Saturday Afternoon, Late November

by Steven John Horay

Patrick McAllister, that tormented young man who used to work beside me on pizzas, really did have a degree in astrophysics. I saw a photograph of his graduation certificate with my own two eyes.

But even to this day, my bakery colleagues refuse to believe this.

'Where did he study again?' they always ask. ‘The psycho asylum?'

'No,' I tell them calmly. 'He went to one of the top universities.'

'Oh, and you actually believe this Kathy?'

'Yes,' I tell them. 'Yes I do.'

They shake their heads and pull stupid expressions. They like to think I've gone as soft as the dough I'm rolling. But I know a genuine person when I see one, and I liked Patrick from the beginning. Whenever he was explaining technical things about his degree, he didn't speak to me like I was a child, the way my ex-husband used to. He was patient, and understanding. He knew I'd never been clever enough to go to university myself, but that didn't matter. He would talk about space for hours. He thought the universe was breathtaking, the way everything seemed so perfectly aligned. He could describe the orbits of a hundred moons, the names of so many constellations. 

I especially remember the light in his eyes, when he recalled, as a child, the very first time he saw a shooting star.

In those early days I felt so privileged to be working alongside him. He was so much brighter than the usual young deadbeats we got in here. And he wasn't always so serious, either. If he was in one of those rare, devious moods, he'd discuss the possibility of extra-terrestrials. Tell me stories about certain Americans who believed they had been abducted by aliens, their bodies used for sexual exploration, before being dumped back down to earth again. Sometimes we'd spend whole afternoons pointing out under-cover extra-terrestrials amongst our customers! 

'Him in the lime green jumper holding the chocolate muffins! No, it's her over there with the box of Rice Crispies!'

Even though this was a dead end job, and way beneath him, he seemed relaxed and happy. Now and again he would sort of remind me that this was only temporary, but that was fine, I wasn't offended. He had to pay rent to his parents. He couldn't live on thin air! Life at home wasn't ideal, he said, but it's all he could manage for now.

This was his honeymoon period in here, the first few months. Soon things began to change. After six months he still couldn't get a job in his field of study and was getting nowhere with his applications. He started getting bitter, cynical. He took on extra shifts at the pizza counter and became friends with the supermarket manager. He stopped applying for graduate schemes and told me he'd like to be promoted to chief pizza maker. There was worse things you could do than make pizzas in a supermarket, he told me.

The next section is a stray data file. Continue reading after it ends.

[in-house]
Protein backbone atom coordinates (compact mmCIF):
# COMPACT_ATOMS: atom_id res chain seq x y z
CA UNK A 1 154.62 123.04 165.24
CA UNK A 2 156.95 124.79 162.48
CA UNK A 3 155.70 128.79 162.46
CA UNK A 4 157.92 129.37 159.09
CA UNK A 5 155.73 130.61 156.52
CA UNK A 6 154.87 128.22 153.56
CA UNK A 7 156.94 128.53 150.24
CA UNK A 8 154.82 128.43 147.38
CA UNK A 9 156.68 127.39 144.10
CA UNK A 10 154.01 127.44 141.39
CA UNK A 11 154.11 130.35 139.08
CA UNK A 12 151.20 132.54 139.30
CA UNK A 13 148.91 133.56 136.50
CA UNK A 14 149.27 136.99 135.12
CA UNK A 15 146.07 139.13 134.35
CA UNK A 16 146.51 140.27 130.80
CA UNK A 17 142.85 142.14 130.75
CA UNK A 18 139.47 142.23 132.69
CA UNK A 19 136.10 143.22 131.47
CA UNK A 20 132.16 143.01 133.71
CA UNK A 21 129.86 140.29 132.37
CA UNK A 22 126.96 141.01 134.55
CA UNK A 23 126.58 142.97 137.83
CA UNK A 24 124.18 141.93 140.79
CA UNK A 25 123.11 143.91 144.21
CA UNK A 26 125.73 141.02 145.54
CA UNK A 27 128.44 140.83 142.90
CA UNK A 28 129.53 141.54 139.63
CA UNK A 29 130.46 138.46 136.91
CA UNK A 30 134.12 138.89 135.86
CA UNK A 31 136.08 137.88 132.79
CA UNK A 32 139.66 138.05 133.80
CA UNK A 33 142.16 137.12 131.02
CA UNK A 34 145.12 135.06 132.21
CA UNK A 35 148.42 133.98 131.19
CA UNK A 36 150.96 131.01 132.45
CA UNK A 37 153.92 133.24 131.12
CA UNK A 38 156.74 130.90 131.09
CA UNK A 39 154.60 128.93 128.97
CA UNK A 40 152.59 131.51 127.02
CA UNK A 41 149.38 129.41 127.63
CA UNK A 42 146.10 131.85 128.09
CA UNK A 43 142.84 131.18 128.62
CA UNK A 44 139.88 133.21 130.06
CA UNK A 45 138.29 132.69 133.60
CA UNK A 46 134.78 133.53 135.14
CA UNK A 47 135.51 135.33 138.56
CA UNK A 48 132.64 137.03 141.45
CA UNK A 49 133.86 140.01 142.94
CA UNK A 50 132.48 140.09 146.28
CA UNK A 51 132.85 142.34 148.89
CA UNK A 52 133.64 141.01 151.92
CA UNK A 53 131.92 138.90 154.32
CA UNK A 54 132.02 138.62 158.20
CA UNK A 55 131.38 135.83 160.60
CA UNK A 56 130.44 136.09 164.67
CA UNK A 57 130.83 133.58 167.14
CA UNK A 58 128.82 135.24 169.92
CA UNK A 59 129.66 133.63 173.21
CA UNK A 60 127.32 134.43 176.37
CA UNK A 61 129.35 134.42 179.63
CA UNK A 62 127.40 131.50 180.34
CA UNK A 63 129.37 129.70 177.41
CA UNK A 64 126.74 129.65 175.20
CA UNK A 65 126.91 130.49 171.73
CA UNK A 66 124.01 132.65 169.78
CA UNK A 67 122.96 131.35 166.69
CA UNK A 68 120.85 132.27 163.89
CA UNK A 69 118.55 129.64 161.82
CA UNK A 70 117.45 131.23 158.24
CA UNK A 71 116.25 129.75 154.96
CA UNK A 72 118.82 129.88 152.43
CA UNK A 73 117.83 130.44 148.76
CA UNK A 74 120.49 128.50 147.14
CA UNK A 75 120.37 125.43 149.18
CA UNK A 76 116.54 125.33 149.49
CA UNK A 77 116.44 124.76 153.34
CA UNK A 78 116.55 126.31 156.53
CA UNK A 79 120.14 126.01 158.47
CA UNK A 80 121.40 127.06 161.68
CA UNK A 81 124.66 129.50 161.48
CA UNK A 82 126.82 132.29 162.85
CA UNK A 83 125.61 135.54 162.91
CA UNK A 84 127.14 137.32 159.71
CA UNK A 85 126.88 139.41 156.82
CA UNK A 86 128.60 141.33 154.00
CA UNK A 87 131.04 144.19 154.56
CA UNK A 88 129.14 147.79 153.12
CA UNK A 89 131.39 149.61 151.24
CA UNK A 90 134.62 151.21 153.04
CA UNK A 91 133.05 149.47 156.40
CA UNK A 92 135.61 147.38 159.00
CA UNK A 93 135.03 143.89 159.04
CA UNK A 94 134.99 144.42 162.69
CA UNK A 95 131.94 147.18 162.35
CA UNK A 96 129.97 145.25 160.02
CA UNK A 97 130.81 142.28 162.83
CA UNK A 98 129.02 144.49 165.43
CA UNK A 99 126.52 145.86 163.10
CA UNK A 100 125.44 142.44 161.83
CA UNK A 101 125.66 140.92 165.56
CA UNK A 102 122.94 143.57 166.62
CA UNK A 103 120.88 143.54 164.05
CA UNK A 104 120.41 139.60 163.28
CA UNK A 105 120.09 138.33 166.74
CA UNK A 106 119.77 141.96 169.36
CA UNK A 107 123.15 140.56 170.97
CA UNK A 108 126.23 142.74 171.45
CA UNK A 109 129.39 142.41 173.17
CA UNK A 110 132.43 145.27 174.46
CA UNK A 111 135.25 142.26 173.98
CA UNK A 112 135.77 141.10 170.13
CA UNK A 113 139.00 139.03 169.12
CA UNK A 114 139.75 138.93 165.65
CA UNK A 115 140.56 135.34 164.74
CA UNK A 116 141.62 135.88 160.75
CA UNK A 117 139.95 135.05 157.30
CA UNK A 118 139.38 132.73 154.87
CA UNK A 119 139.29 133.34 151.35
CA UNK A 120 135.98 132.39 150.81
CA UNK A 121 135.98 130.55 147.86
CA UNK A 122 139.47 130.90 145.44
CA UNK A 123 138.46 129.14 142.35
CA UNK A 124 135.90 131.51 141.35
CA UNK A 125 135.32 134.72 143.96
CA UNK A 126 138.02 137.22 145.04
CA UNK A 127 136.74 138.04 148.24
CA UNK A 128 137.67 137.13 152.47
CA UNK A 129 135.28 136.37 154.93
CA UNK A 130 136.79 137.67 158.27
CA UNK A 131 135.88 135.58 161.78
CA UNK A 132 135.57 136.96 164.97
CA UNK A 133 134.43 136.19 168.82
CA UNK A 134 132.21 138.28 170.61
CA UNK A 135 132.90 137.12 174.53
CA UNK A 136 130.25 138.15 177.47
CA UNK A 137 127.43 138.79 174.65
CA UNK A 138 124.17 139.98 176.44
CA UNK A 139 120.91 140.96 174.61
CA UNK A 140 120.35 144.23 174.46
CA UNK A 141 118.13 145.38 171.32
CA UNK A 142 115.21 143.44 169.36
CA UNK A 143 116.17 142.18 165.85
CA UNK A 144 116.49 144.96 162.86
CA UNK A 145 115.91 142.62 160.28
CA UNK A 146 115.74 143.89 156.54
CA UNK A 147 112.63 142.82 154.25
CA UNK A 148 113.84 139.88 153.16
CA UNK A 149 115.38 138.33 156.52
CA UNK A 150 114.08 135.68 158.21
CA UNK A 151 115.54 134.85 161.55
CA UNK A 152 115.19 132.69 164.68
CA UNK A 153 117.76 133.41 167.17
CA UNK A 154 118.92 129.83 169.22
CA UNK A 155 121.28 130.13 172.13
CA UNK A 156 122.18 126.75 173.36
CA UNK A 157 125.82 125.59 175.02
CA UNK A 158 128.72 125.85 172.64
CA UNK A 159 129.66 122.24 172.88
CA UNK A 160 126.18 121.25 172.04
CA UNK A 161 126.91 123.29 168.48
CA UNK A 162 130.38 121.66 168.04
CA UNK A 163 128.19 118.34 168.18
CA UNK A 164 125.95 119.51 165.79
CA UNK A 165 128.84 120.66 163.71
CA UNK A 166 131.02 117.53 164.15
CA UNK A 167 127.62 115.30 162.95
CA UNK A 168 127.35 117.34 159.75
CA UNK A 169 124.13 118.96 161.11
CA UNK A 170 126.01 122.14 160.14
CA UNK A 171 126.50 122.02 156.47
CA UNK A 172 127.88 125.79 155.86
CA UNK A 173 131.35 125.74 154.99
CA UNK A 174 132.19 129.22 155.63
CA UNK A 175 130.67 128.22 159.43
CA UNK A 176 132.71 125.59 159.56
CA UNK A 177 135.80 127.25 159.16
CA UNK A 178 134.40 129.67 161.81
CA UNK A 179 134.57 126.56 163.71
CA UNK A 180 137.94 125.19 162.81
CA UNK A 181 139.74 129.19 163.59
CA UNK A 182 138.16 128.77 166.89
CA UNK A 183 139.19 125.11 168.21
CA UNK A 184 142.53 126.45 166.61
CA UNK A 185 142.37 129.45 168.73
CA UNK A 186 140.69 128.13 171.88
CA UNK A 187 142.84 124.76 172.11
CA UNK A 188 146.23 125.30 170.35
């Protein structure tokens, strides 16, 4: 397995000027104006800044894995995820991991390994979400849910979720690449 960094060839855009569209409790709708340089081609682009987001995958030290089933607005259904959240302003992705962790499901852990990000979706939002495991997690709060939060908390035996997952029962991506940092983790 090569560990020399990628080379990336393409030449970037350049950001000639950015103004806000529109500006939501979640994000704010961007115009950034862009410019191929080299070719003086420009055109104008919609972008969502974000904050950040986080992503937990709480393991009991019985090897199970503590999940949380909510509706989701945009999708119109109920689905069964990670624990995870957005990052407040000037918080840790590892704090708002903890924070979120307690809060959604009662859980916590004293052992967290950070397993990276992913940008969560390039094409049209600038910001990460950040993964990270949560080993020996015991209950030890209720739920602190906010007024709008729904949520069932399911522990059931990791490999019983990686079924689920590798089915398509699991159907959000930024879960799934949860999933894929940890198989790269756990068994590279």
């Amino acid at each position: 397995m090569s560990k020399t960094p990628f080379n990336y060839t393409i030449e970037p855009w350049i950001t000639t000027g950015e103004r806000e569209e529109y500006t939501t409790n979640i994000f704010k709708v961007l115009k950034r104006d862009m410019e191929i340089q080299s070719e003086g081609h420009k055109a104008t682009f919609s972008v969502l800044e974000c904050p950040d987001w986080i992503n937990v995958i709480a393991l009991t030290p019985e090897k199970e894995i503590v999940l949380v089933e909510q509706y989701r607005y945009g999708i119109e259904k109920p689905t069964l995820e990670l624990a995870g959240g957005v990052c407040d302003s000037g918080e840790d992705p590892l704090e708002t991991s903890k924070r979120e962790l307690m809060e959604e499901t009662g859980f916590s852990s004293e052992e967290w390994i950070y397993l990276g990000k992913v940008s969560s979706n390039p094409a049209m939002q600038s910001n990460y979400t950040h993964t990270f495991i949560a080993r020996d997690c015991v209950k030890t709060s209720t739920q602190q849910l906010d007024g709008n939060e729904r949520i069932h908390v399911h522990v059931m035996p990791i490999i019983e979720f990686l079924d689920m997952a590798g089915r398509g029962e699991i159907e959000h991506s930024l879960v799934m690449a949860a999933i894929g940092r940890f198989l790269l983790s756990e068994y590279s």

Slowly, he was becoming more and more consumed by trivial matters. He spoke less and less about moons in orbit, and more about shopping trolleys going missing. Instead of discussing the formations of spectacular galaxies, he would instruct me on the most even way to sprinkle the peppers and onions. Instead of debating the possibility of life on Mars, he'd moan about the dwindling quality of our pepperoni. Sometimes I'd try to guide the conversation back to the planets, but Patrick would just grunt and ask for the mushrooms.

He started gaining weight and stopped getting his haircut. He looked pale and doughy and unhygienic. He kept getting short with customers. Sometimes I'd catch him sniggering to himself whenever an attractive woman requested a stuffed crust. He made a point of not smiling whenever young children were at our counter. One afternoon I caught him staring into an open oven, and when I asked if he was okay, he stared back at me with a completely glazed expression.

And then it happened; that horrific Saturday afternoon in November. I still have no idea where he got the gun from. I was in the back, rolling the dough. At our counter was a nice-looking young family, full of weekend cheer. Patrick was taking their order. The kids watched in awe as he spread tomato puree over the base. They even giggled as he sprinkled cheese across the puree. But then, without uttering a single word, Patrick leaned his head sideways over the pizza base, brought the gun out from under his apron, and shot himself in the temple.

Management closed us down for a couple of days, and then things returned to normal. I still think of Patrick sometimes, still defend his legacy when people talk about the ‘crazy person who blew his brains out over a pizza.' 

He wasn't crazy. He was just suffering. 

And then I have to ask myself, if somebody as bright and intelligent as Patrick couldn't make it out of this place in one piece, then what chance is their for the rest of us?